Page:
ABC NEWS RADIO
FRIDAY, 4 SEPTEMBER 2020
SUBJECTS: Economics Committee Hearing with the Major Banks; JobKeeper as DividendKeeper; International Day of Charity.
ANDREW LEIGH, SHADOW ASSISTANT MINISTER FOR TREASURY AND CHARITIES: I think it’s going to important to delve into how the banks have responded to the crisis, to find out why the loan facility provided by the government hasn't been accompanied by a surge in small business lending. We've seen big businesses taking out more loans, but small business lending has contracted 8 per cent. So I'll be keen to explore that some of the big banks.
GLEN BARTHOLOMEW, HOST: It's been estimated that bank loans have been deferred for more than 700,000 mortgages and businesses, adding up to around $260 billion. Now, total equity in banks is estimated at only about $250 billion. The big four budgeted just $3.7 billion for impaired loan write offs in the last financial year. That's been increased a little now. Is there a reckoning coming, given the amnesty for businesses trading while insolvent is about to expire? Are defaults likely?
LEIGH: That's certainly something on which I get very mixed messages speaking to people in the industry. Whether there's likely to be a surge of insolvencies or not at the beginning of October is up in the air, and obviously a crucial issue for the banks. One of the other issues for householders is what's going to happen when repayments recommence, and often at a higher rate. For people who've had their interest capitalised into their payments, they may now find themselves facing higher monthly repayments than they did last year. So that could place a significant strain on households, particularly people where there's been a job lost.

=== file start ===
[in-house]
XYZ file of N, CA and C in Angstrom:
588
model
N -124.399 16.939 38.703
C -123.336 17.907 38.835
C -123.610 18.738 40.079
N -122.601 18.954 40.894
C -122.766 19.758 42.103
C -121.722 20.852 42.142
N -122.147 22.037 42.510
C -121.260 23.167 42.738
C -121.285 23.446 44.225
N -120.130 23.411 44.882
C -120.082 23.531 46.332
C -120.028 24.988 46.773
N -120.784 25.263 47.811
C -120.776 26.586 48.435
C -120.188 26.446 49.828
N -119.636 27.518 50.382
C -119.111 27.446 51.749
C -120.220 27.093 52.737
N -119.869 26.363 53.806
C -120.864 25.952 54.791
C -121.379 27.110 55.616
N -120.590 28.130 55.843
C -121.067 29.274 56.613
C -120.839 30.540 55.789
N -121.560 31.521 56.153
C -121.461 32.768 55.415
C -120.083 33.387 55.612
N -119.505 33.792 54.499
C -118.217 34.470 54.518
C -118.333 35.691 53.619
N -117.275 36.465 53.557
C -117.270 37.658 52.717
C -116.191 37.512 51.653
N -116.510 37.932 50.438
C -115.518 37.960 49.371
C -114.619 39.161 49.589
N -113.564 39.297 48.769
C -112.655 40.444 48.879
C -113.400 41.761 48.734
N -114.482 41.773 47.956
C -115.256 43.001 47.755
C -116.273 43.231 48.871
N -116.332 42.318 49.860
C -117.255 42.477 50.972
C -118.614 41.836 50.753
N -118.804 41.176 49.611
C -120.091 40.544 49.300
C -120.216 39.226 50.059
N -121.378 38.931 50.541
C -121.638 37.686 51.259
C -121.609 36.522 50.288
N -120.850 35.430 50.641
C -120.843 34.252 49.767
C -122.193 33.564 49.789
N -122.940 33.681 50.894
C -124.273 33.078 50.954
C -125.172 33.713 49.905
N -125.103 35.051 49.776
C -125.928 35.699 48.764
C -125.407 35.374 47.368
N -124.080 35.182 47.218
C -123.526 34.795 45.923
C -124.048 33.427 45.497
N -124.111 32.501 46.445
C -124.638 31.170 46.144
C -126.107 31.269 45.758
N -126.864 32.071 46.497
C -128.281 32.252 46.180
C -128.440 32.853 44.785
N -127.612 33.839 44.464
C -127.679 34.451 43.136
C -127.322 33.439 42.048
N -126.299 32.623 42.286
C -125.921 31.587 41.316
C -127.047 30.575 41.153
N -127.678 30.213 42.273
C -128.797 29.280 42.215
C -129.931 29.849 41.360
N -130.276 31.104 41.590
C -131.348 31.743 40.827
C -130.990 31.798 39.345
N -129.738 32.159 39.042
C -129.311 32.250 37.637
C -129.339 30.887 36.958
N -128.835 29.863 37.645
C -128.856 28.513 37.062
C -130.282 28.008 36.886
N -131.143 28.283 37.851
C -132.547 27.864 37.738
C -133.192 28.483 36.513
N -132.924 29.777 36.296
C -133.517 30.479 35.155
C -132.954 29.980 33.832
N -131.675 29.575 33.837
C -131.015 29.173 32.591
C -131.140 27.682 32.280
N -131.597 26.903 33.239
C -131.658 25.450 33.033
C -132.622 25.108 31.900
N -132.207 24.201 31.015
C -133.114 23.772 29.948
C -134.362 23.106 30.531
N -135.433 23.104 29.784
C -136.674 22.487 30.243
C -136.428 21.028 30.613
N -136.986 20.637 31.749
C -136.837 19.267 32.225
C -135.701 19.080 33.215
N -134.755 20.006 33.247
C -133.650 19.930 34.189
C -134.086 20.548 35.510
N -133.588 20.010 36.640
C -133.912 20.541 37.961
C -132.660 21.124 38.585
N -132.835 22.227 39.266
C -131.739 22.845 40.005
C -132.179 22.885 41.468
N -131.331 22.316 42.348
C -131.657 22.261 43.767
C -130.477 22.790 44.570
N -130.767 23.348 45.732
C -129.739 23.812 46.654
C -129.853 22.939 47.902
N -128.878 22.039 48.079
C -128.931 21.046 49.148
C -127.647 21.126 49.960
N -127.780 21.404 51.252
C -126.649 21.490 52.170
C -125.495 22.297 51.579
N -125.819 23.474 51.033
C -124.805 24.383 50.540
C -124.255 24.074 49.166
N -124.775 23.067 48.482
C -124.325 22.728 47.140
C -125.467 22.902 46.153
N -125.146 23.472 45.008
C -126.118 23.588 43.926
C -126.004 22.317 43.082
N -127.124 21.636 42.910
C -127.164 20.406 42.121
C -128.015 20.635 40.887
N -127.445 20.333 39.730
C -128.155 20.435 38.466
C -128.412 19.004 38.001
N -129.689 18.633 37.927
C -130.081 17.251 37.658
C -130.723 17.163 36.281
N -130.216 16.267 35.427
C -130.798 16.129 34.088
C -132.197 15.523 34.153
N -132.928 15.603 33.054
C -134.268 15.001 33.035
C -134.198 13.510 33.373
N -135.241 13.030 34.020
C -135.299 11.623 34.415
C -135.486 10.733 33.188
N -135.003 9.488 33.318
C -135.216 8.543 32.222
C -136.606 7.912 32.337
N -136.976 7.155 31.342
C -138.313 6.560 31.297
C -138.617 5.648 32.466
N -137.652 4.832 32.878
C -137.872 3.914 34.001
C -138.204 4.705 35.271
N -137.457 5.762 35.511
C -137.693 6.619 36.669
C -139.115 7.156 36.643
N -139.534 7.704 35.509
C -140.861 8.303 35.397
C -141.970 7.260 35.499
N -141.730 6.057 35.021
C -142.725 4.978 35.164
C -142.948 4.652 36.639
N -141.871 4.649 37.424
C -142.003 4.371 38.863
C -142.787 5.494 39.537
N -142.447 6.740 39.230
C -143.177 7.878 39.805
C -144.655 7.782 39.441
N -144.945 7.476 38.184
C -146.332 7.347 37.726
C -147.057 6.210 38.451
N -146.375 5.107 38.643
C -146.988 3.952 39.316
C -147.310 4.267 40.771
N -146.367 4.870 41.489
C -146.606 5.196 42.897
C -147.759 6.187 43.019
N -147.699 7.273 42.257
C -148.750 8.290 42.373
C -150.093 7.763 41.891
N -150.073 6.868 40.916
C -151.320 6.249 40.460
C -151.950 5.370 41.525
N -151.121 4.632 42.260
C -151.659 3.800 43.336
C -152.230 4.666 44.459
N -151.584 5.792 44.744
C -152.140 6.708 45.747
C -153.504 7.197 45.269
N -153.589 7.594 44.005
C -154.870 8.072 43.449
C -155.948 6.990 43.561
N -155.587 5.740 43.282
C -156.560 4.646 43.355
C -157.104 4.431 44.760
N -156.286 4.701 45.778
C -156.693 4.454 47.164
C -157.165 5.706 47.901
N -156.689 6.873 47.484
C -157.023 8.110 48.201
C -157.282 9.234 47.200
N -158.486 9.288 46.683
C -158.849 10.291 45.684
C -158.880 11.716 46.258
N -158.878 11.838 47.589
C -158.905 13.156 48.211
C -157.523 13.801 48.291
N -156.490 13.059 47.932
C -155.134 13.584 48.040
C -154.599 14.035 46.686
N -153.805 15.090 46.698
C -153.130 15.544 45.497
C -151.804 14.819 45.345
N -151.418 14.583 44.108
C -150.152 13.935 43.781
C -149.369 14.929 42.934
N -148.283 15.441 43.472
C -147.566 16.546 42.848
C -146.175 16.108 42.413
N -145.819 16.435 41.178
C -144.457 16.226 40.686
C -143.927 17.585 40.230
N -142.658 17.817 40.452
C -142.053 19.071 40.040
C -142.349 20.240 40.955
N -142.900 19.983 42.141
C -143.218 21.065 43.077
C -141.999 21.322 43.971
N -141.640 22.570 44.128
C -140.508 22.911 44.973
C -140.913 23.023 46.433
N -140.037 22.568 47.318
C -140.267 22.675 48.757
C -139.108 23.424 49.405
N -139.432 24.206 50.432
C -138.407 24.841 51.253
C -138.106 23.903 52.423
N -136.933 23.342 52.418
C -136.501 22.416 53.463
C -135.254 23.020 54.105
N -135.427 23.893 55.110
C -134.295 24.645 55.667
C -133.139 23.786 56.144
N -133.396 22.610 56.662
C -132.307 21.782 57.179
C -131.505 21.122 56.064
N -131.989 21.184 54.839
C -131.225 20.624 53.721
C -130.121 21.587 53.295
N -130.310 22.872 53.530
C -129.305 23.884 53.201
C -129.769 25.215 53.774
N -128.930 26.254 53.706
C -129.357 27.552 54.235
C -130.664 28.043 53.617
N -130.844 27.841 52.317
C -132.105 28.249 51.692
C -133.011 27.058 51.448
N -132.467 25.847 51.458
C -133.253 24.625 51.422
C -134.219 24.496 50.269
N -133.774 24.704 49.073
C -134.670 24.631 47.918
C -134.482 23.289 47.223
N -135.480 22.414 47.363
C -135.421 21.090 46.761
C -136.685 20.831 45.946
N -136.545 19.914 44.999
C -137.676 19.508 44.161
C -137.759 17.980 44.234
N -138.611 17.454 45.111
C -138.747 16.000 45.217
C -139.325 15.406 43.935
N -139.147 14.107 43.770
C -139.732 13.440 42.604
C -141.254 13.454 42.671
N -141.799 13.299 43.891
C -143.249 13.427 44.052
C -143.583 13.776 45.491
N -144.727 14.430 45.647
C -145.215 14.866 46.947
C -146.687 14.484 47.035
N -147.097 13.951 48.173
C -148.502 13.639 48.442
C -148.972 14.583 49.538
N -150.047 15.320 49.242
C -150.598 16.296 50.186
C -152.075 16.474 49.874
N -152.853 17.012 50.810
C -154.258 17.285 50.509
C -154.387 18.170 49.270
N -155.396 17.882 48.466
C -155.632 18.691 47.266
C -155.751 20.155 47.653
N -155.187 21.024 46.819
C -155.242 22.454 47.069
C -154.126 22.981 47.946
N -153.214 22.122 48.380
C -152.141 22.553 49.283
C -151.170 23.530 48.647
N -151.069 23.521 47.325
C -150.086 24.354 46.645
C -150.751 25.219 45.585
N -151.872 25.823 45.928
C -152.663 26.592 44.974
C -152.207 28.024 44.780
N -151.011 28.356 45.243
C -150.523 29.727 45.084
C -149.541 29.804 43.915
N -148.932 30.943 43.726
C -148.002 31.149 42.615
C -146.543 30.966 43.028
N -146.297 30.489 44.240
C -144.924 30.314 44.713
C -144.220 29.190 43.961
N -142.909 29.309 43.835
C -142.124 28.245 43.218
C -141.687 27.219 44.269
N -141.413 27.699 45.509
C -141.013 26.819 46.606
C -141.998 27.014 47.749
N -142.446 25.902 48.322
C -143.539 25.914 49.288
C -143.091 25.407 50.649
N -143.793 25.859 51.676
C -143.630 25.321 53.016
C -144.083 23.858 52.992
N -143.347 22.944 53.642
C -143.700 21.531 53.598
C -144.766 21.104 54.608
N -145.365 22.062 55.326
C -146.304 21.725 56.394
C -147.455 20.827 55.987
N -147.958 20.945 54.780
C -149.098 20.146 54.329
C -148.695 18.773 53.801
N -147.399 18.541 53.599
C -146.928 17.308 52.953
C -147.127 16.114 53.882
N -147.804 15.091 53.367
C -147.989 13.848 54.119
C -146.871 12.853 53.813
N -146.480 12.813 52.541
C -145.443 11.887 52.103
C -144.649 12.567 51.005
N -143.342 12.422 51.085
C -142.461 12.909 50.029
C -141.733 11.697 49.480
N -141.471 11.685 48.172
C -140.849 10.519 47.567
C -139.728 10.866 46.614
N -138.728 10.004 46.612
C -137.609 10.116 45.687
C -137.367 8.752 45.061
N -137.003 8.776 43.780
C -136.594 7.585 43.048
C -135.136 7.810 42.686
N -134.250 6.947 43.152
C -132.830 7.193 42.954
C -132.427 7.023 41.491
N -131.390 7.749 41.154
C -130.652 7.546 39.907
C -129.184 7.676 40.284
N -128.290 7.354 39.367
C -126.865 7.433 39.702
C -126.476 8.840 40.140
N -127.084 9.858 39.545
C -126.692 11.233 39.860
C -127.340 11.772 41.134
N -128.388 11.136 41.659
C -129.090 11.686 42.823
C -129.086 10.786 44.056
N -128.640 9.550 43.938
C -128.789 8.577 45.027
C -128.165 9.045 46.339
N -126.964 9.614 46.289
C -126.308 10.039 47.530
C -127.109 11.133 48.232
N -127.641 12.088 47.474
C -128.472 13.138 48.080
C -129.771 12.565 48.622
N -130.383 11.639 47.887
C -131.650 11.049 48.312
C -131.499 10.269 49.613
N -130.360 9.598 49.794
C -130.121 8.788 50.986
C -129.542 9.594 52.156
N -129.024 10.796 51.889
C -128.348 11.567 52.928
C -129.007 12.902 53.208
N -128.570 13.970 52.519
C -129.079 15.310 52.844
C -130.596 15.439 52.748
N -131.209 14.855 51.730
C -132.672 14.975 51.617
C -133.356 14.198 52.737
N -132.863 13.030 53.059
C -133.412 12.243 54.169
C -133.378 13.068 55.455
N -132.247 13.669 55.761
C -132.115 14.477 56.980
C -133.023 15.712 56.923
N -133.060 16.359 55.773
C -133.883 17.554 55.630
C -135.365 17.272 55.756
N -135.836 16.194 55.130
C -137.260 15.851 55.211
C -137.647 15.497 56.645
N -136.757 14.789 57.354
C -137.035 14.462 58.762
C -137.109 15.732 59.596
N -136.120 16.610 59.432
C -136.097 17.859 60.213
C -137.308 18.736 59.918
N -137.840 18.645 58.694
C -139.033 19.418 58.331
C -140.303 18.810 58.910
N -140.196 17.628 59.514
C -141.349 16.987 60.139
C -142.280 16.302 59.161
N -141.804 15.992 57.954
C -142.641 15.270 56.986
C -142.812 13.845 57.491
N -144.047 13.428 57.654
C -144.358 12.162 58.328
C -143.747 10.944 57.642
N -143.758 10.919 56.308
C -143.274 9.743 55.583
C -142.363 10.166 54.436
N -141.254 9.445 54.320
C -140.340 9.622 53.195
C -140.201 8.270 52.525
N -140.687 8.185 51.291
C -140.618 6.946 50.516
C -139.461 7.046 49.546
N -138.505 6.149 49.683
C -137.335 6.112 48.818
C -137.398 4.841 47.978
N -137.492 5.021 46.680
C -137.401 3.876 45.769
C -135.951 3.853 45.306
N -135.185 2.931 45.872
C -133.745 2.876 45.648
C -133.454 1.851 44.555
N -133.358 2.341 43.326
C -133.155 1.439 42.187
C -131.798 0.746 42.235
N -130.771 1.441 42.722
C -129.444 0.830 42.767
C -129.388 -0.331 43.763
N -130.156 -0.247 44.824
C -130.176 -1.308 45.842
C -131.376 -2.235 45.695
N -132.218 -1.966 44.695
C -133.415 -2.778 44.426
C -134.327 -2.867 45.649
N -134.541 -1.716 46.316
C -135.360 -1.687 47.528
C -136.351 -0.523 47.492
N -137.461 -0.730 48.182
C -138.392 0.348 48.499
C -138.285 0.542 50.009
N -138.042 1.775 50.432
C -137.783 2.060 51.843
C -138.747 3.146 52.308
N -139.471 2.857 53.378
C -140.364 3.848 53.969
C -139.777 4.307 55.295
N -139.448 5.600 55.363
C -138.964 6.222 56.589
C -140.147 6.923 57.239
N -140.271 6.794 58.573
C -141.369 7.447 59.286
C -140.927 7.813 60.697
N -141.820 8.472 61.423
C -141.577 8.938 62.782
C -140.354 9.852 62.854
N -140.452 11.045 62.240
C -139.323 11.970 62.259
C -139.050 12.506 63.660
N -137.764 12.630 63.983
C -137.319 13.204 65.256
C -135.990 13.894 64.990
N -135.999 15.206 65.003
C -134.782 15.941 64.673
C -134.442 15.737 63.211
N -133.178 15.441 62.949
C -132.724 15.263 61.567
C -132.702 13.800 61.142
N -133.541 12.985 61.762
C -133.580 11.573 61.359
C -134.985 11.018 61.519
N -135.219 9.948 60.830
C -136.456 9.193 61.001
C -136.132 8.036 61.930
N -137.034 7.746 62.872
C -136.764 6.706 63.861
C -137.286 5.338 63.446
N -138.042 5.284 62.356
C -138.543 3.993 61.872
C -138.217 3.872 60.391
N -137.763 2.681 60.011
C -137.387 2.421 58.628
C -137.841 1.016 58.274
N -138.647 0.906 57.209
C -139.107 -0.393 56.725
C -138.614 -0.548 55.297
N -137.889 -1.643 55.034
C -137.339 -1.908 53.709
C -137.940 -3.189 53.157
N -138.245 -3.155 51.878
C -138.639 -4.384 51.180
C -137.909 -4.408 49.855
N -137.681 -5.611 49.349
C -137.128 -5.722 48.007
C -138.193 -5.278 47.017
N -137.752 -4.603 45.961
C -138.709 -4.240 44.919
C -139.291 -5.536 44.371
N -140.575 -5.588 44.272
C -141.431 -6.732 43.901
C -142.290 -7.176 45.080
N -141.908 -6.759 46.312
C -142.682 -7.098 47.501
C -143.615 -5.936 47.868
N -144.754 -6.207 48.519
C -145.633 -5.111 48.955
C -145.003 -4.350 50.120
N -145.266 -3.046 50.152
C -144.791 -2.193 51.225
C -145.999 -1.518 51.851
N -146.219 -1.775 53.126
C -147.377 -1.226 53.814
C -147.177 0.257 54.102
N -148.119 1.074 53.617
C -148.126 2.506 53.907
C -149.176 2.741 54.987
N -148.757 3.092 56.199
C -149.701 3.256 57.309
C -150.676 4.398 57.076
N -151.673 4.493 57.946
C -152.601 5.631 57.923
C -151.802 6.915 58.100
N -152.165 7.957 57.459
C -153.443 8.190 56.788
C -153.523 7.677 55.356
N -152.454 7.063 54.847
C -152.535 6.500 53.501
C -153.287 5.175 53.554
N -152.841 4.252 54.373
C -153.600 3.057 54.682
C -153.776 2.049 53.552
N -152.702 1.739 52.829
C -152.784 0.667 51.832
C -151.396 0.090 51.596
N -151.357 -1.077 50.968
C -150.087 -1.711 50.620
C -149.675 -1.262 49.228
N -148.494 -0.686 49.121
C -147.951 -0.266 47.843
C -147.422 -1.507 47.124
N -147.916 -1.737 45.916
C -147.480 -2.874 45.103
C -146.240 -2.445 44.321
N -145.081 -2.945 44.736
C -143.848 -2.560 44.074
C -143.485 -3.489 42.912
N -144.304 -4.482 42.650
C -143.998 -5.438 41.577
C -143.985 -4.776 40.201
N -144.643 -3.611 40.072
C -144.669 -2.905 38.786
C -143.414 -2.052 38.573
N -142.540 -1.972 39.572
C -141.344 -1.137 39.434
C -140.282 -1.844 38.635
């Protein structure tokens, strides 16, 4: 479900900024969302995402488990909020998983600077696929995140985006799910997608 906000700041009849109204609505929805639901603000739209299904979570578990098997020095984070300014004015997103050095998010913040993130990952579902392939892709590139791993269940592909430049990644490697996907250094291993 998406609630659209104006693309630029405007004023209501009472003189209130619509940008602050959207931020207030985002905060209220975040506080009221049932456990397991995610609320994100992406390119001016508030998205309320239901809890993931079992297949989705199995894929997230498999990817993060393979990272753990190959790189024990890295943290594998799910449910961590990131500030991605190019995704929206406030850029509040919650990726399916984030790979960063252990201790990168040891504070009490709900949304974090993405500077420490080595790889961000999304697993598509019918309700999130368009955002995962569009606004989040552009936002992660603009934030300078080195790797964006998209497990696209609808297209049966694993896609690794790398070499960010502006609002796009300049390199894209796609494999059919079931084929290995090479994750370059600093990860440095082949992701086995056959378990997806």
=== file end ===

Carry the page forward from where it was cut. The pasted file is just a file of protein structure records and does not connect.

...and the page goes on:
BARTHOLOMEW: So have we only kicked that problem down the road a little?
LEIGH: That's the risk. And certainly that's one of the things that I want to explore with the big banks. They've received significant taxpayer support, so I want to explore how they're ensuring that they're supporting the Australian community in the process.
BARTHOLOMEW: The government has been supporting Australian businesses and employers. The government moved to wind back its JobKeeper program this week. You complained that many companies in receipt of that government welfare seemed to be making good profits and passing it on to their executives in the form of bonuses, while the taxpayers covered their wage cost. Who are you talking about?
LEIGH: Well, let's look at Crown Casino. They’ve received $111 million in JobKeeper, paid out a dividend of some $200 million, and a third of that will go to a billionaire. You can look at Harvey Norman and its franchisees who received $9 million in JobKeeper - they'll pay $75 million in dividends, half of which will go to a billionaire. We've seen Star Casino receiving $64 million in JobKeeper, and giving their CEO an equity bonus worth $800,000. I don't think anyone ever conceived that JobKeeper would be a program that was designed to pad executive bonuses and allow firms to deliver massive dividends. It was about keeping low- and middle-income workers in employment. Overwhelmingly, that's what firms have done. But there's been a handful of firms that I think have done the wrong thing.